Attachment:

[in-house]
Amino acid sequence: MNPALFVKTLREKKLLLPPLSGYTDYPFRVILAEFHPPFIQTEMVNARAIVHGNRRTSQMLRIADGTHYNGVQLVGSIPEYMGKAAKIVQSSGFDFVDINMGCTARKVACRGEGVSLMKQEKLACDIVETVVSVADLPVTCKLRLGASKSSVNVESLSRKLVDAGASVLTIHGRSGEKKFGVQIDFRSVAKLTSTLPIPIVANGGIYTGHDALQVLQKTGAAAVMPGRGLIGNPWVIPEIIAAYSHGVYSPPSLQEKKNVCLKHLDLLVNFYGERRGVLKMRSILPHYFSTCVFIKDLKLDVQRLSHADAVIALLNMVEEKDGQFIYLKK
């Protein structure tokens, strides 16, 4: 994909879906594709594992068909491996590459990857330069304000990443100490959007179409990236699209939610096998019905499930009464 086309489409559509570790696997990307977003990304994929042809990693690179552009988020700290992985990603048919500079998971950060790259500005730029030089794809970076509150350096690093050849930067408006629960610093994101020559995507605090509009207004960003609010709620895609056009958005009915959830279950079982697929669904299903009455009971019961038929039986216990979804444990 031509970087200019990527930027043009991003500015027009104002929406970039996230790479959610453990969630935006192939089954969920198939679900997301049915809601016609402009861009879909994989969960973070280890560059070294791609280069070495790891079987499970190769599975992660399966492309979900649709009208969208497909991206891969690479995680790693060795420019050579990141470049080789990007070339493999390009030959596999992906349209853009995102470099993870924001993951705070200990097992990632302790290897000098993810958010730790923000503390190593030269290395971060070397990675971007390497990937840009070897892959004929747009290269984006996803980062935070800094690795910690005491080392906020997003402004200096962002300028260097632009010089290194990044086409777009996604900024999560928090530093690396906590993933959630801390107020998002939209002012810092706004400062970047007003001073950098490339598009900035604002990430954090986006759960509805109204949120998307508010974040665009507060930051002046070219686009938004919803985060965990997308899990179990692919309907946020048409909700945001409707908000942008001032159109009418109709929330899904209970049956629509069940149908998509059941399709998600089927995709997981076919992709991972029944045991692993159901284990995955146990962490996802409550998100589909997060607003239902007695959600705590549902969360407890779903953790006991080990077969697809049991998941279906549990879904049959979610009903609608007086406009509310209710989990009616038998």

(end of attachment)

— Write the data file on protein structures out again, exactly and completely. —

[in-house]
Amino acid sequence: MNPALFVKTLREKKLLLPPLSGYTDYPFRVILAEFHPPFIQTEMVNARAIVHGNRRTSQMLRIADGTHYNGVQLVGSIPEYMGKAAKIVQSSGFDFVDINMGCTARKVACRGEGVSLMKQEKLACDIVETVVSVADLPVTCKLRLGASKSSVNVESLSRKLVDAGASVLTIHGRSGEKKFGVQIDFRSVAKLTSTLPIPIVANGGIYTGHDALQVLQKTGAAAVMPGRGLIGNPWVIPEIIAAYSHGVYSPPSLQEKKNVCLKHLDLLVNFYGERRGVLKMRSILPHYFSTCVFIKDLKLDVQRLSHADAVIALLNMVEEKDGQFIYLKK
């Protein structure tokens, strides 16, 4: 994909879906594709594992068909491996590459990857330069304000990443100490959007179409990236699209939610096998019905499930009464 086309489409559509570790696997990307977003990304994929042809990693690179552009988020700290992985990603048919500079998971950060790259500005730029030089794809970076509150350096690093050849930067408006629960610093994101020559995507605090509009207004960003609010709620895609056009958005009915959830279950079982697929669904299903009455009971019961038929039986216990979804444990 031509970087200019990527930027043009991003500015027009104002929406970039996230790479959610453990969630935006192939089954969920198939679900997301049915809601016609402009861009879909994989969960973070280890560059070294791609280069070495790891079987499970190769599975992660399966492309979900649709009208969208497909991206891969690479995680790693060795420019050579990141470049080789990007070339493999390009030959596999992906349209853009995102470099993870924001993951705070200990097992990632302790290897000098993810958010730790923000503390190593030269290395971060070397990675971007390497990937840009070897892959004929747009290269984006996803980062935070800094690795910690005491080392906020997003402004200096962002300028260097632009010089290194990044086409777009996604900024999560928090530093690396906590993933959630801390107020998002939209002012810092706004400062970047007003001073950098490339598009900035604002990430954090986006759960509805109204949120998307508010974040665009507060930051002046070219686009938004919803985060965990997308899990179990692919309907946020048409909700945001409707908000942008001032159109009418109709929330899904209970049956629509069940149908998509059941399709998600089927995709997981076919992709991972029944045991692993159901284990995955146990962490996802409550998100589909997060607003239902007695959600705590549902969360407890779903953790006991080990077969697809049991998941279906549990879904049959979610009903609608007086406009509310209710989990009616038998």